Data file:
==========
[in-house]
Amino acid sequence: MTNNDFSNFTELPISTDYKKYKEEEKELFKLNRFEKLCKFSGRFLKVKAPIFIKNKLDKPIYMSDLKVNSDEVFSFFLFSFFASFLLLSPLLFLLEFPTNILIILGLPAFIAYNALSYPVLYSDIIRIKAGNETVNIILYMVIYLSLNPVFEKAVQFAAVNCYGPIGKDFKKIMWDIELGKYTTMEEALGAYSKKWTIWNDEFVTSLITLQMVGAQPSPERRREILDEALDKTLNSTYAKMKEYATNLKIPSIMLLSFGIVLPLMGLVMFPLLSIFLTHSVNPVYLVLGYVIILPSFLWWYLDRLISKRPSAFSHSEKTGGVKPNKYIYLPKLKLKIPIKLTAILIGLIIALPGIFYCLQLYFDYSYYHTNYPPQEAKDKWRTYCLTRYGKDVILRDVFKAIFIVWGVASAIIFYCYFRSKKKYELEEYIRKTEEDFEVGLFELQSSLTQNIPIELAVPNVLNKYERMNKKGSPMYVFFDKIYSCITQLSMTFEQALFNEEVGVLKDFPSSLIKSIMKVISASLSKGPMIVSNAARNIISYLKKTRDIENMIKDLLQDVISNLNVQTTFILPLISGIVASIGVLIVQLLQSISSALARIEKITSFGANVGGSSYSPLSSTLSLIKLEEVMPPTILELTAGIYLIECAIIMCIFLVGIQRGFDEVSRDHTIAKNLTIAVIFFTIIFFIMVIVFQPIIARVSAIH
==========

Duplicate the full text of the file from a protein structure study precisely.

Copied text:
[in-house]
Amino acid sequence: MTNNDFSNFTELPISTDYKKYKEEEKELFKLNRFEKLCKFSGRFLKVKAPIFIKNKLDKPIYMSDLKVNSDEVFSFFLFSFFASFLLLSPLLFLLEFPTNILIILGLPAFIAYNALSYPVLYSDIIRIKAGNETVNIILYMVIYLSLNPVFEKAVQFAAVNCYGPIGKDFKKIMWDIELGKYTTMEEALGAYSKKWTIWNDEFVTSLITLQMVGAQPSPERRREILDEALDKTLNSTYAKMKEYATNLKIPSIMLLSFGIVLPLMGLVMFPLLSIFLTHSVNPVYLVLGYVIILPSFLWWYLDRLISKRPSAFSHSEKTGGVKPNKYIYLPKLKLKIPIKLTAILIGLIIALPGIFYCLQLYFDYSYYHTNYPPQEAKDKWRTYCLTRYGKDVILRDVFKAIFIVWGVASAIIFYCYFRSKKKYELEEYIRKTEEDFEVGLFELQSSLTQNIPIELAVPNVLNKYERMNKKGSPMYVFFDKIYSCITQLSMTFEQALFNEEVGVLKDFPSSLIKSIMKVISASLSKGPMIVSNAARNIISYLKKTRDIENMIKDLLQDVISNLNVQTTFILPLISGIVASIGVLIVQLLQSISSALARIEKITSFGANVGGSSYSPLSSTLSLIKLEEVMPPTILELTAGIYLIECAIIMCIFLVGIQRGFDEVSRDHTIAKNLTIAVIFFTIIFFIMVIVFQPIIARVSAIH